Mr. Pauhl is correct that paint adhesion is tested with masking tape. However, the way he did his test isn't the way it's done by paint companies. Paint companies have a tool that has either 6 or 11 razor blades mounted in it. That tool is used to cut the paint horizontally, and then vertically, making a "checkerboard" with 25 or 100 squares. Masking tape is then stuck to the paint over that checkerboard, and the paint quickly pulled off. The number of squares of paint that remained sticking to the substrate is then counted, and the result is a "percent adhesion" (or multiplied by 4 to get a percent adhesion). Good adhesion is generally considered to be over 80 percent.

I also agree with Mr. Pauhl's self admission that testing the adhesion of the paint after only 24 hours drying time is premature. What he should have done is waited for that "freshly painted smell" to have come and gone. That smell is the coalescing solvents in the paint evaporating, which is the last thing to happen in a regular latex paint as it forms a film. So, after the coalescign solvents evaporate, then there's no further changes in the paint. (Higher quality paints use cross-linking acrylic resins which form films just like a regular latex paint, but then over the next 30 days or so, crosslinks develop within and between resins to cause a hardening of the latex paint film. Latex Porch and Floor paints and top quality interior latex paints will typically use cross linking acrylic resins. It would have been more correct to test the paint's adhesion after 3 or 4 days, or after 30 days.

I've never used Zinsser's Gardz primer, but my understanding is that it's intended to be used over damaged drywall paper, not as a general purpose primer. I really don't know what Gardz is or how it works, so I can't comment on Mr. Pauhl's assertion that it's a drywall "sealer" without also being a drywall primer. I do know that Gardz is a relatively unique product, and that the vast majority of drywall primers are also drywall sealers for the reasons explained in my previous post.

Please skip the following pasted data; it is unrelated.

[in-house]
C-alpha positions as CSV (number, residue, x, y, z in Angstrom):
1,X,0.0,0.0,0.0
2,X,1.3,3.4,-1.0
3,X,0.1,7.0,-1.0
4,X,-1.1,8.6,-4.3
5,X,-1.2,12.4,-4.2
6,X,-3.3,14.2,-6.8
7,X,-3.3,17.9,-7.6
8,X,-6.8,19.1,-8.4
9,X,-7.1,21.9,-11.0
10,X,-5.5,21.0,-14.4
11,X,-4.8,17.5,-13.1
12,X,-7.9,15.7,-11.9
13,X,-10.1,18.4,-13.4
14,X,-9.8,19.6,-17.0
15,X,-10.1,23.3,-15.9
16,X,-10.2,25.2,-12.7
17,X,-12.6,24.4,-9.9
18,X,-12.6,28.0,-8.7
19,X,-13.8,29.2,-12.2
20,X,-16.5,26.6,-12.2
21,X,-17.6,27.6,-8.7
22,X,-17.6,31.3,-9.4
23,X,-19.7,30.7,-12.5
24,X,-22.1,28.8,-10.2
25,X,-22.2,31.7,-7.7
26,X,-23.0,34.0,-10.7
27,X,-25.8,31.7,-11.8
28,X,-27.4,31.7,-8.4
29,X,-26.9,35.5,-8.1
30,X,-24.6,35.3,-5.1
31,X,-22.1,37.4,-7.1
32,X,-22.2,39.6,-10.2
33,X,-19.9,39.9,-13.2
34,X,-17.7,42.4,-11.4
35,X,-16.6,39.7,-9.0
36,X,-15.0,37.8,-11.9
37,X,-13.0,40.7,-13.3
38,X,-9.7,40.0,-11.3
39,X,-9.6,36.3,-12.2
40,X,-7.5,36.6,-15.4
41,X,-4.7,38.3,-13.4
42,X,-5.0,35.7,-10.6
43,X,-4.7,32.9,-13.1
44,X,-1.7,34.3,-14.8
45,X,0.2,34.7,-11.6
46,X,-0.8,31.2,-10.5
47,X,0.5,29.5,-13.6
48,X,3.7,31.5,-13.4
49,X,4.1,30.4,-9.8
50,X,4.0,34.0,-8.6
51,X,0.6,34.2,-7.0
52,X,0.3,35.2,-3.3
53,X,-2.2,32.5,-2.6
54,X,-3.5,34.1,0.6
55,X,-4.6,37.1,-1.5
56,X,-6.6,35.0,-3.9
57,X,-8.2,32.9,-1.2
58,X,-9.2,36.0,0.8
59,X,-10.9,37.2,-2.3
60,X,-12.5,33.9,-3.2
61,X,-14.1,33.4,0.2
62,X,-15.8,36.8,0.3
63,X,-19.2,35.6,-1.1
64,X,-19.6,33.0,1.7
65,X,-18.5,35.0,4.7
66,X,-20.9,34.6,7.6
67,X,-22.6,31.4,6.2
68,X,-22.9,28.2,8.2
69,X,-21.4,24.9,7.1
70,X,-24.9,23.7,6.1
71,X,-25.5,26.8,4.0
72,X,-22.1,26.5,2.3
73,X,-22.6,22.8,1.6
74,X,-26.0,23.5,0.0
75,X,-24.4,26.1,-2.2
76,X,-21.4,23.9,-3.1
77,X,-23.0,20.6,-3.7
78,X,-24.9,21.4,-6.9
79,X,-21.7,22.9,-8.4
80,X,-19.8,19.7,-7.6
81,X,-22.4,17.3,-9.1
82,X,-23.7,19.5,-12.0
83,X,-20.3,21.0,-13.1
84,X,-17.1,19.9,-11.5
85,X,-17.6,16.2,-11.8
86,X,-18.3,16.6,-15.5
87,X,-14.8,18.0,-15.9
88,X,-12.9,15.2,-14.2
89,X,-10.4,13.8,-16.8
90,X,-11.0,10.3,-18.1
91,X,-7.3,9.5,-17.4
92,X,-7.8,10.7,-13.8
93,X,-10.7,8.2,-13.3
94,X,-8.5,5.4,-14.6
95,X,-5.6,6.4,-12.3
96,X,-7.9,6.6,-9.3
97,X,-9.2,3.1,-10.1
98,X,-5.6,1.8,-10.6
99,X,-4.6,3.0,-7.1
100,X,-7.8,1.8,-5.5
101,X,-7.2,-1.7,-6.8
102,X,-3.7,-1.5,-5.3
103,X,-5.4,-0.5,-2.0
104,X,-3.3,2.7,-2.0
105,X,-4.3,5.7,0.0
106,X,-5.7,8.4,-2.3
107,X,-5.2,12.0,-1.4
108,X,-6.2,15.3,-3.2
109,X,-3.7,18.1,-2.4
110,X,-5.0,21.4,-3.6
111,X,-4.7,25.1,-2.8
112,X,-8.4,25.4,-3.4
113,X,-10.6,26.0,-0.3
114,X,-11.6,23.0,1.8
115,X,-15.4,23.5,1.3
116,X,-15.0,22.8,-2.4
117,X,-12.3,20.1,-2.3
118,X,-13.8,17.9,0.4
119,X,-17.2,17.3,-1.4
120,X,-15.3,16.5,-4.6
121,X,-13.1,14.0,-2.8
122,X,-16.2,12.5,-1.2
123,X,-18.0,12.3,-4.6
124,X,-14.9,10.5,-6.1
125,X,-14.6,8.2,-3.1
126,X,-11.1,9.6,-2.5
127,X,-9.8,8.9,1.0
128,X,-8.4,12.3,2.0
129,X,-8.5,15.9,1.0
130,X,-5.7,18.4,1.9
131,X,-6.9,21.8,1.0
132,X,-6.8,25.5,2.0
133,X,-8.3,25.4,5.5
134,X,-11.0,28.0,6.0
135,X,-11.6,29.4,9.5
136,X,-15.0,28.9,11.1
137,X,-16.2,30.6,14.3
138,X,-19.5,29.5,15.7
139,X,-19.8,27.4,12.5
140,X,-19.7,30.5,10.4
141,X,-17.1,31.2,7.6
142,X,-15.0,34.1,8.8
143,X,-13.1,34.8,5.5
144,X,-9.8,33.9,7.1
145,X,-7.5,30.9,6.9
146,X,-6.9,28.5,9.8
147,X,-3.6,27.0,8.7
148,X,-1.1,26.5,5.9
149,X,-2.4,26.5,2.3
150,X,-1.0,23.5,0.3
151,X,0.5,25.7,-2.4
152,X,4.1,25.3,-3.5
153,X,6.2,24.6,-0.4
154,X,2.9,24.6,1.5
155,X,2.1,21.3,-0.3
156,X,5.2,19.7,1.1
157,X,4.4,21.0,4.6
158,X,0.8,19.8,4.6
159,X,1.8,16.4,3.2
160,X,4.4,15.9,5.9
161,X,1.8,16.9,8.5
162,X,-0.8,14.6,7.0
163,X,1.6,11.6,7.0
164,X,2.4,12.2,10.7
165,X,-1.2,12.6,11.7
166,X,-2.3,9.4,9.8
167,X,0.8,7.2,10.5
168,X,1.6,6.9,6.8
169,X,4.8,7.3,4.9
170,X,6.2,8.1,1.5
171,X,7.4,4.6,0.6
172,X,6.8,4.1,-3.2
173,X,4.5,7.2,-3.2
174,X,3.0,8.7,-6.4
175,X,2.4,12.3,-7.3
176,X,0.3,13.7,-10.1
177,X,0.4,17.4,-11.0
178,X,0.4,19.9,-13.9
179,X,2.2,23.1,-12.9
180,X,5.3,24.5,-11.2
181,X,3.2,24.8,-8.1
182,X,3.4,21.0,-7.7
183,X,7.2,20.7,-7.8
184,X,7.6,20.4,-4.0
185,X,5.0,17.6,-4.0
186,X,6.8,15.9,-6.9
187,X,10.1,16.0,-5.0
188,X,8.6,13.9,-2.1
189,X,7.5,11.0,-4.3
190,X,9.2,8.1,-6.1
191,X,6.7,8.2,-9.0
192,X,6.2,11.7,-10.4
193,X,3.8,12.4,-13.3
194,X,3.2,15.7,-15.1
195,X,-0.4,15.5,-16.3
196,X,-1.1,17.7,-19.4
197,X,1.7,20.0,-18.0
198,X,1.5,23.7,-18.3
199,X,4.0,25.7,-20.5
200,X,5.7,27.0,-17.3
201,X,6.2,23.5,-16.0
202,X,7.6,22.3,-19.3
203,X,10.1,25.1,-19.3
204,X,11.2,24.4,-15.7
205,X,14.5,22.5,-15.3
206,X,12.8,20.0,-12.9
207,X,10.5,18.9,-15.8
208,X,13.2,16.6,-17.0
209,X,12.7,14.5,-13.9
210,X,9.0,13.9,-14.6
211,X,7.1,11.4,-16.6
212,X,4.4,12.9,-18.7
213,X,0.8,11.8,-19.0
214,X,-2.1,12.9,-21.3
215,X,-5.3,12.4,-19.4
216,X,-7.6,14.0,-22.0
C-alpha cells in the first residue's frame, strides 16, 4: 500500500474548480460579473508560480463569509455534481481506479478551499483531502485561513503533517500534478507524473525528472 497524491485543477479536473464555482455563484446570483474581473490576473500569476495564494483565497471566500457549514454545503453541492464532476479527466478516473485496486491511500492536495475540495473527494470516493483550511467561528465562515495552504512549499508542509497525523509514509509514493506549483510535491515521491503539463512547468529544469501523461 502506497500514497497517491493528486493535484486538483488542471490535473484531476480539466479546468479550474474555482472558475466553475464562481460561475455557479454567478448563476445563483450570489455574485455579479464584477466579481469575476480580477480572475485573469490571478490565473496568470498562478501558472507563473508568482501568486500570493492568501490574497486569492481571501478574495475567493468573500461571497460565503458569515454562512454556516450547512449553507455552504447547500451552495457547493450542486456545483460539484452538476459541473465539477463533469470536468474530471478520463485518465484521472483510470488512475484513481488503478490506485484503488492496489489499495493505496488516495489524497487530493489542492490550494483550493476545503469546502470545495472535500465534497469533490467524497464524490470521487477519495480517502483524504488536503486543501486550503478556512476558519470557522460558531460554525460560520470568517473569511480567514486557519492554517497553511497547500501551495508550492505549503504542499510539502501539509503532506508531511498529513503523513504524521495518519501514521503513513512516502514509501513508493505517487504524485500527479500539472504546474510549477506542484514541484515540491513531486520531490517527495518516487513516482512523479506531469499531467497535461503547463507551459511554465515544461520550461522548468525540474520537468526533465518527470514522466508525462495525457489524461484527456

If I were you, I would try using two coats of paint and try using one coat of primer and one coat of paint and see which one looks better to you, and which one stays on better using Mr. Pauhl's adhesion test, and decide for yourself. There's nothing wrong with using a paint as it's own primer, it's just that you're going to get different results depending on the gloss level of your paint, the porosity of the drywall paper and joint compound, and other factors. What really matters is:
1. How well is the paint holding on?
2. Does the paint stand up well to scrubbing, moisture/humidity, and am I happy with it's performance? Is it easy to keep clean?
3. How good does the paint job look? (You want to see a UNIFORM gloss level everywhere.)

I'd also do your testing on an area of wall or ceiling where you can see the reflection of light from a window. In my case, I rarely prime or paint over drywall. Most of the painting I do is over joint compound (as in repairing nail holes) or over paint. I think you'll find that the gloss level of a primer won't vary from drywall paper to joint compound, but the gloss level of paint will vary considerably depending mostly on it's gloss level. I expect joint compound will absorb a lot more paint than paper, and I expect you'll find that's especially true as you go to using higher gloss paints as your primer.

In a nutshell, it's not uncommon for people to use a paint as it's own primer. However, if that gave consistantly better results than using a primer, Mr. Pauhl wouldn't be the lone wolf calling in the wilderness. It would be widely known, and everyone would be doing it. Mr. Pauhl's results just aren't typical of most people's experience, and I expect he'd get different results too if he used different paints as primers.
 

Last edited by Nestor; 06-01-11 at 10:02 PM.
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Old 06-02-11, 04:20 AM